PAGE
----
There’s been a lot of discussion recently about how AI and ChatGPT can and will disrupt industries. I believe a clear opportunity for disruption in go-to-market is the SDR role.  

Think about it — when the modern SDR role was developed twenty years ago, it made a lot of sense. It was a challenge to find prospect data and contact information, so having a different role to basically build a database, contact the buyer and screen/qualify them took that manual work away from AEs. This allowed AEs to spend more time on qualified meetings, which resulted in more closed deals. Email wasn’t saturated, people were answering their phones, and the Internet wasn’t the buying resource it is today. AEs were the most knowledgeable and skilled at selling, so if you doubled or tripled the meetings with an SDR, the payoff worked.

What’s changed? 

I am seeing traditional outbound (emails/calls) conversion rates drop across portfolio companies as buyers have become immune to the amount of generic emails and calls they are getting. This means SDRs aren’t getting the same number of quality meetings, which is not only impacting revenue, but also hurting CAC payback. Here’s why:

is the sdr role dead

  • Resources: The role of the SDR has evolved from spending a good portion of their time building an accurate database and manually reaching out, to being an outbound machine with the improvement of both accurate data and productivity tools. As tools emerge that also incorporate AI to help with prioritization and automation, the resource constrained problem disappears. 
  • Productivity: In general, SDRs were focused on hitting activity metrics and contacting a certain number of accounts or buyers based on high-level ICP data collected over time. Because pulling results was manual, the best way to control this was a combination of targeting and activity. However, as better technology has enabled us to score and prioritize accounts/leads, we should be focused on generating quality opportunities, not activity, which is best done by the AE. 
  • Demand Generation Channels: Cold outreach through email and phone has declined in conversion, but warm outreach, based on buyer intent, is working. Buyers prefer to research, test and engage when they are ready. 
  • Location: The transition from workplace to remote is also impacting SDR productivity. Sure, phone outreach conversion is down, but so is productivity when you are not surrounded by others to teach and motivate you.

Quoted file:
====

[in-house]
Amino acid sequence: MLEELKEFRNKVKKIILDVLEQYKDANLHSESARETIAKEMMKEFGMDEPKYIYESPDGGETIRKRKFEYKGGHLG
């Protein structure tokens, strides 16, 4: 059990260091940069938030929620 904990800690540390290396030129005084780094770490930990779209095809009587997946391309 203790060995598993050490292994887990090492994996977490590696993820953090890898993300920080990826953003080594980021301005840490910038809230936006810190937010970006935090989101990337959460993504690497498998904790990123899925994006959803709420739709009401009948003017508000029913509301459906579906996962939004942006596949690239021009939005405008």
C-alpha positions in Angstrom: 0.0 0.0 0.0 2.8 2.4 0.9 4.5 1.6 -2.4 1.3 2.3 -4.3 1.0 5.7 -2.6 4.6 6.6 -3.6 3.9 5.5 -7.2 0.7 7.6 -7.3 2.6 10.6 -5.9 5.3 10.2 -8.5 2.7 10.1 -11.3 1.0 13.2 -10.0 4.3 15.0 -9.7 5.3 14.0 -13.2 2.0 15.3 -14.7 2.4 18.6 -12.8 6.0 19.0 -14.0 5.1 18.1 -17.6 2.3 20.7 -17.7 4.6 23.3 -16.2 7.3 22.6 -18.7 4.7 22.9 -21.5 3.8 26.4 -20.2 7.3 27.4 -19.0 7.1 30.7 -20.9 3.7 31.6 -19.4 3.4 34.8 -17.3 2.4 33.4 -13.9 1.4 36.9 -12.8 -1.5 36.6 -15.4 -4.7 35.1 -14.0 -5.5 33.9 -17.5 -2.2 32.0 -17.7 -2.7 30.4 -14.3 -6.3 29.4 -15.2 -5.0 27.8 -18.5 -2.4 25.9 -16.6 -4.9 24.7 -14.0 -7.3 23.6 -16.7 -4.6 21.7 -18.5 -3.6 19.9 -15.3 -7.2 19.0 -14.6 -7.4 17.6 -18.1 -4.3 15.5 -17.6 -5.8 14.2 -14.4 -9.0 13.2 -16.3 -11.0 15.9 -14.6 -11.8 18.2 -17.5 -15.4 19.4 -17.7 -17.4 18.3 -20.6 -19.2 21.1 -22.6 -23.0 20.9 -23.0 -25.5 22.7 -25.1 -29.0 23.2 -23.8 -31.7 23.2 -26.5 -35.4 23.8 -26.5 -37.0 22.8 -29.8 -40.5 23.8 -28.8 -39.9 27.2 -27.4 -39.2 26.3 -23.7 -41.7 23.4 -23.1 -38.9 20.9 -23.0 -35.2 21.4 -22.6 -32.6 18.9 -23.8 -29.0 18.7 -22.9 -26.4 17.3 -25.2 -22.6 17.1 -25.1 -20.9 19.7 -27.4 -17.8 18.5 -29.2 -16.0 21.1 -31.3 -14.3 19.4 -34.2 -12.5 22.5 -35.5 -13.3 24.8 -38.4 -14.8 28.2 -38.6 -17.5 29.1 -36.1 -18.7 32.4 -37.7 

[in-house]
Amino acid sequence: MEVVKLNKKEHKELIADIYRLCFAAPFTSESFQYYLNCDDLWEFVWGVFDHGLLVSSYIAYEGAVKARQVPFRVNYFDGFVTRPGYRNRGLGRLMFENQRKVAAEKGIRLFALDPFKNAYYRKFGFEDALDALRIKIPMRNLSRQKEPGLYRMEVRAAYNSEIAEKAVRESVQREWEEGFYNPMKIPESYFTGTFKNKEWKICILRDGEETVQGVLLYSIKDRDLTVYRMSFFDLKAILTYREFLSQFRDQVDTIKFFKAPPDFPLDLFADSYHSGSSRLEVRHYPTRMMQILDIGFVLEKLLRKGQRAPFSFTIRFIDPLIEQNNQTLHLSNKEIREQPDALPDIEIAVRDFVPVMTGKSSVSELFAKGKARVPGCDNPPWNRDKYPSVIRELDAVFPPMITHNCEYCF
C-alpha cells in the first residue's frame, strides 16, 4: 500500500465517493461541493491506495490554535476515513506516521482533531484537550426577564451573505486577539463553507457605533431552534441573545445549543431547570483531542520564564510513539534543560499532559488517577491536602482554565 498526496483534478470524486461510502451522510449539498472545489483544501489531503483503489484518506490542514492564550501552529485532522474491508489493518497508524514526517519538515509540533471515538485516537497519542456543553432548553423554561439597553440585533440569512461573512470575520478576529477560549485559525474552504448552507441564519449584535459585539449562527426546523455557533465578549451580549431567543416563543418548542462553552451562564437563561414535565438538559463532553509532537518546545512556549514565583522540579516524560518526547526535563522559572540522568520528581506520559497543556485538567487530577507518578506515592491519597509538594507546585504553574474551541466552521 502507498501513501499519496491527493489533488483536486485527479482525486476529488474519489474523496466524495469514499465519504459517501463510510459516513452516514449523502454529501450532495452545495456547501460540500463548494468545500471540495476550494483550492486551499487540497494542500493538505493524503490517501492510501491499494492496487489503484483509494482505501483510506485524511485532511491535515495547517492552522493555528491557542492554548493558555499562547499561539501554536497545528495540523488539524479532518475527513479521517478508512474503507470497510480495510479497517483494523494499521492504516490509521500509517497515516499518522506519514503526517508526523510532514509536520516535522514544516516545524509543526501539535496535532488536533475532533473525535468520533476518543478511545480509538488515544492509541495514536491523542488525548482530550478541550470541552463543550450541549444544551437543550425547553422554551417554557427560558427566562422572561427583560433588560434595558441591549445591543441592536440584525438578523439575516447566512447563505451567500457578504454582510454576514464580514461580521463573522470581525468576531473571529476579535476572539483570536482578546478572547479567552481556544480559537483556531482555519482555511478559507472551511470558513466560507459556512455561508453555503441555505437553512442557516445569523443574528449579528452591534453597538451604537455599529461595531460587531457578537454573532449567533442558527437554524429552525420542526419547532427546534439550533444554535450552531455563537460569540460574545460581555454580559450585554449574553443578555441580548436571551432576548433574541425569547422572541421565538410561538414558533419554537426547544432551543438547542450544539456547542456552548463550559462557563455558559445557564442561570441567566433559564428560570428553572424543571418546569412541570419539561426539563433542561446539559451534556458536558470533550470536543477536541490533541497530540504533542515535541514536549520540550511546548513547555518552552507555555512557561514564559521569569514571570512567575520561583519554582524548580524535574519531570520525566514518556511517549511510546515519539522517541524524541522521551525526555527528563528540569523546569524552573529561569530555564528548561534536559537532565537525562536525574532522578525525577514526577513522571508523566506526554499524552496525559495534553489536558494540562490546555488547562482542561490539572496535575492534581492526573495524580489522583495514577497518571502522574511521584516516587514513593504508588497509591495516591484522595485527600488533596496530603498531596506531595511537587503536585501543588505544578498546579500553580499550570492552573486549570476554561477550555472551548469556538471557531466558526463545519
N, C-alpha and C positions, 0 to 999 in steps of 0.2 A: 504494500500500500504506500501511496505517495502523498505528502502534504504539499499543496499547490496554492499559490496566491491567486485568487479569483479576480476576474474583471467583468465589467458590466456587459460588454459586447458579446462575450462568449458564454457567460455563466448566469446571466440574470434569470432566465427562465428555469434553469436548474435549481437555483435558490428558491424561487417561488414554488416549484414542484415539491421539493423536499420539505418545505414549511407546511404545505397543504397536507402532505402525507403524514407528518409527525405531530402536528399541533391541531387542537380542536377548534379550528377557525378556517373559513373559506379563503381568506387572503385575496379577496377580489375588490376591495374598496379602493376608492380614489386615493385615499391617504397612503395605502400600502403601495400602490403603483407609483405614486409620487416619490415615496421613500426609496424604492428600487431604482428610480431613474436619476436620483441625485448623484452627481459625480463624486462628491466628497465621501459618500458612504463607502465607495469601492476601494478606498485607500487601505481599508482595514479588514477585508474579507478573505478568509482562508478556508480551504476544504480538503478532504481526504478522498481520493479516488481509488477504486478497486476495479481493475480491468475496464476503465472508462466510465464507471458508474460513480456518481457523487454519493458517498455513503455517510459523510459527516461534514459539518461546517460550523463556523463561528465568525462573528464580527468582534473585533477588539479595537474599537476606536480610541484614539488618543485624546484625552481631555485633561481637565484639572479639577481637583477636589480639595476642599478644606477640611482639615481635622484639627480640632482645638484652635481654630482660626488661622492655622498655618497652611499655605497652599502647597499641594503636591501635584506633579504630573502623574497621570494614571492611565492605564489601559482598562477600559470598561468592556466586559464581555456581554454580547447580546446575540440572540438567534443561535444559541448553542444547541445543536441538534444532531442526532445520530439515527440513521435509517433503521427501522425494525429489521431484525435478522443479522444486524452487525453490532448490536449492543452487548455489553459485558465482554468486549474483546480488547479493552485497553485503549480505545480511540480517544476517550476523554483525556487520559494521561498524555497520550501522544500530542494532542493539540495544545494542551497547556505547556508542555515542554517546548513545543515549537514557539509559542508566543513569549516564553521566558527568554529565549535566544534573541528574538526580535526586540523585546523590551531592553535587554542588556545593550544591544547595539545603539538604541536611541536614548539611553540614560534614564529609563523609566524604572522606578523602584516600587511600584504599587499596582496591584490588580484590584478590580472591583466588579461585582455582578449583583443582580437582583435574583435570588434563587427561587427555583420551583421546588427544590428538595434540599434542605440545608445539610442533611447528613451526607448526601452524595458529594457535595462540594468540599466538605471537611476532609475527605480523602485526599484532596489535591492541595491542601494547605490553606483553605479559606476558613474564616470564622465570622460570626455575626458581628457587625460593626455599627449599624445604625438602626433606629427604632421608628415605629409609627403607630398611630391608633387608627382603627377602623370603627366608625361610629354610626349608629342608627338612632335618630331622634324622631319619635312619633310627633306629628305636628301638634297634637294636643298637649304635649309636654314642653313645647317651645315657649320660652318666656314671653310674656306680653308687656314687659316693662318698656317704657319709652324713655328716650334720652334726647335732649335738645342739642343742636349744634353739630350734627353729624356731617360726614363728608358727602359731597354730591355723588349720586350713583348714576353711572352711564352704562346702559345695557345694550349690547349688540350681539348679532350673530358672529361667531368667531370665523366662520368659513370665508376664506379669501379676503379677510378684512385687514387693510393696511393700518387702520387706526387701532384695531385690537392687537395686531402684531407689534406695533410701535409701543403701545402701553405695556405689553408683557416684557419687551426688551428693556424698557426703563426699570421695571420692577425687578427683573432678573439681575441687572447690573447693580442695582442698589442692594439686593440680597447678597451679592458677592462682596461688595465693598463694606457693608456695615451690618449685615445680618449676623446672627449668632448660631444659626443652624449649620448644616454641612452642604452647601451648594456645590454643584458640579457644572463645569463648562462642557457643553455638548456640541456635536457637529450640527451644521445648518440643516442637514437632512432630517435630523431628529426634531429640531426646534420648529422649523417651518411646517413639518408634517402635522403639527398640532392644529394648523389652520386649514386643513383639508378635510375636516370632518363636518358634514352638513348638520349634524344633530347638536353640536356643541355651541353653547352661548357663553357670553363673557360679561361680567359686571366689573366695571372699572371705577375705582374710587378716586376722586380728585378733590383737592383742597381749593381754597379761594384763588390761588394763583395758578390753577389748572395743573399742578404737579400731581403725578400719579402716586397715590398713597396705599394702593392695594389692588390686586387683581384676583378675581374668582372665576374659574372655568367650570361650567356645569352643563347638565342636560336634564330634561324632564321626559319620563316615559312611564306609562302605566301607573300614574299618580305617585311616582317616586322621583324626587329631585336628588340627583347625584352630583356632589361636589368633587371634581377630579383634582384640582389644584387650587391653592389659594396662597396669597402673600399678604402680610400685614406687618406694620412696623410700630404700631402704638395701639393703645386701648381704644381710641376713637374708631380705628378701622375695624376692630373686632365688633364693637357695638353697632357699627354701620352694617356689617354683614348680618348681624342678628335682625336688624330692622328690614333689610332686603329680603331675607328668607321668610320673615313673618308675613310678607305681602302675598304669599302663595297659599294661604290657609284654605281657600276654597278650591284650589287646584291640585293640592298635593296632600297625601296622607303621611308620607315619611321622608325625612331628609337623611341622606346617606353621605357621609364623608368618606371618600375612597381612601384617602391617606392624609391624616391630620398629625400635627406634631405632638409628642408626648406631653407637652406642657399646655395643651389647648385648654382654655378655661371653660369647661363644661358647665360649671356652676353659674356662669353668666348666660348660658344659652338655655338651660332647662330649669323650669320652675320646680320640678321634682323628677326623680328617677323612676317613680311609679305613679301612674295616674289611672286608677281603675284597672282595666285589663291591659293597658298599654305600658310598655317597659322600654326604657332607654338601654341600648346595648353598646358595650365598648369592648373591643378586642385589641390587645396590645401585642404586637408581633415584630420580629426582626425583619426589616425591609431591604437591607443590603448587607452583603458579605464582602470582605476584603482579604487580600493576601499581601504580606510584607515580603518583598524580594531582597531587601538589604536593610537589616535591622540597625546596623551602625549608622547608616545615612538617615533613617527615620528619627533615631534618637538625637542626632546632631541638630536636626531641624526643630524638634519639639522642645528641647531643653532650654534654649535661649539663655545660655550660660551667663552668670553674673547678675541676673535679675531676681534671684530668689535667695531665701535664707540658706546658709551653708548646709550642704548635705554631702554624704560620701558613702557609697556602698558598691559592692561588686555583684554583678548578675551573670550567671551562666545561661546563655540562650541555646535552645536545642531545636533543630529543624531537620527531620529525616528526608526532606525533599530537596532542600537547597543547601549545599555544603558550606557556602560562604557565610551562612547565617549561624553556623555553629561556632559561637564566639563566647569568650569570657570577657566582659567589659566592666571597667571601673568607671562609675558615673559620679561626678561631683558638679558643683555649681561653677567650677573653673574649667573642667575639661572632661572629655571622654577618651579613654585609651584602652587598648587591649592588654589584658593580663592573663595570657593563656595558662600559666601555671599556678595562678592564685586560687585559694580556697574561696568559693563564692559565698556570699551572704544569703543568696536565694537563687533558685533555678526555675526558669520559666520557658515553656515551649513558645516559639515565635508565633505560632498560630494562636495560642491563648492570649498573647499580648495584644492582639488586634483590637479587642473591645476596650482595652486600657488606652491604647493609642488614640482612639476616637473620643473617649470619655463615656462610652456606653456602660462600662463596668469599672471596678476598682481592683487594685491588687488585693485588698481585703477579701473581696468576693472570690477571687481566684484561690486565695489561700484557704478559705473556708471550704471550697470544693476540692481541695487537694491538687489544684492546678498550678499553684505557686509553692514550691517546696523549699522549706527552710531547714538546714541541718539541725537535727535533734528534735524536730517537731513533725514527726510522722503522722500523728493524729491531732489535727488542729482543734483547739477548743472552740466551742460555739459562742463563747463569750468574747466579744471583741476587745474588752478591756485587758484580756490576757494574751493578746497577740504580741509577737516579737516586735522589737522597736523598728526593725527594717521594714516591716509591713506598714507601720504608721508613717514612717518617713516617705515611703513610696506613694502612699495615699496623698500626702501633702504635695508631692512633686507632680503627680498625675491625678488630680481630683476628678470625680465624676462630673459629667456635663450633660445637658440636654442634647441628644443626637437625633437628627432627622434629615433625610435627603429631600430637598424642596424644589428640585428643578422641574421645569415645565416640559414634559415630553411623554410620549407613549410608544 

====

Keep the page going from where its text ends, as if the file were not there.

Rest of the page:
As an example, we have a portfolio company that has an SDR team that sets discovery meetings. Roughly 20% of the meetings SDRs set become qualified opportunities and another 20% of those close. However, when the AE sets a discovery meeting, 45% of those become qualified opportunities and 40% close. The whole point of the SDR role was to get the AE the right amount of qualified opportunities in a cost-efficient way.  Which leads me to my next point…

How does AI impact this? 

Broader access to AI will fundamentally change the SDR role and the go-to-market team in general. The ability to level up our current tools, where they can accurately prioritize and recommend accounts based on your current customers, help you reach out in a personalized way by finding the data and context, and then convert those into qualified meetings, means that an AE doesn’t necessarily need an SDR. They have an intelligent assistant finding and contacting the right buyers, with the right message, at the right time — and, getting smarter every time they have an interaction.  

So, what happens to the SDR role? 

The biggest benefit I’ve seen on my SDR teams outside of building pipeline was developing a bench of AE talent. On my last SDR team, when we graduated a SDR to an AE, they were fully productive in the first month. If we see a shift back to full sales cycle AEs that are focused on developing quality opportunities supported by AI technology, does the SDR role go away or does it evolve to something else? I have some ideas — I’d love to hear yours!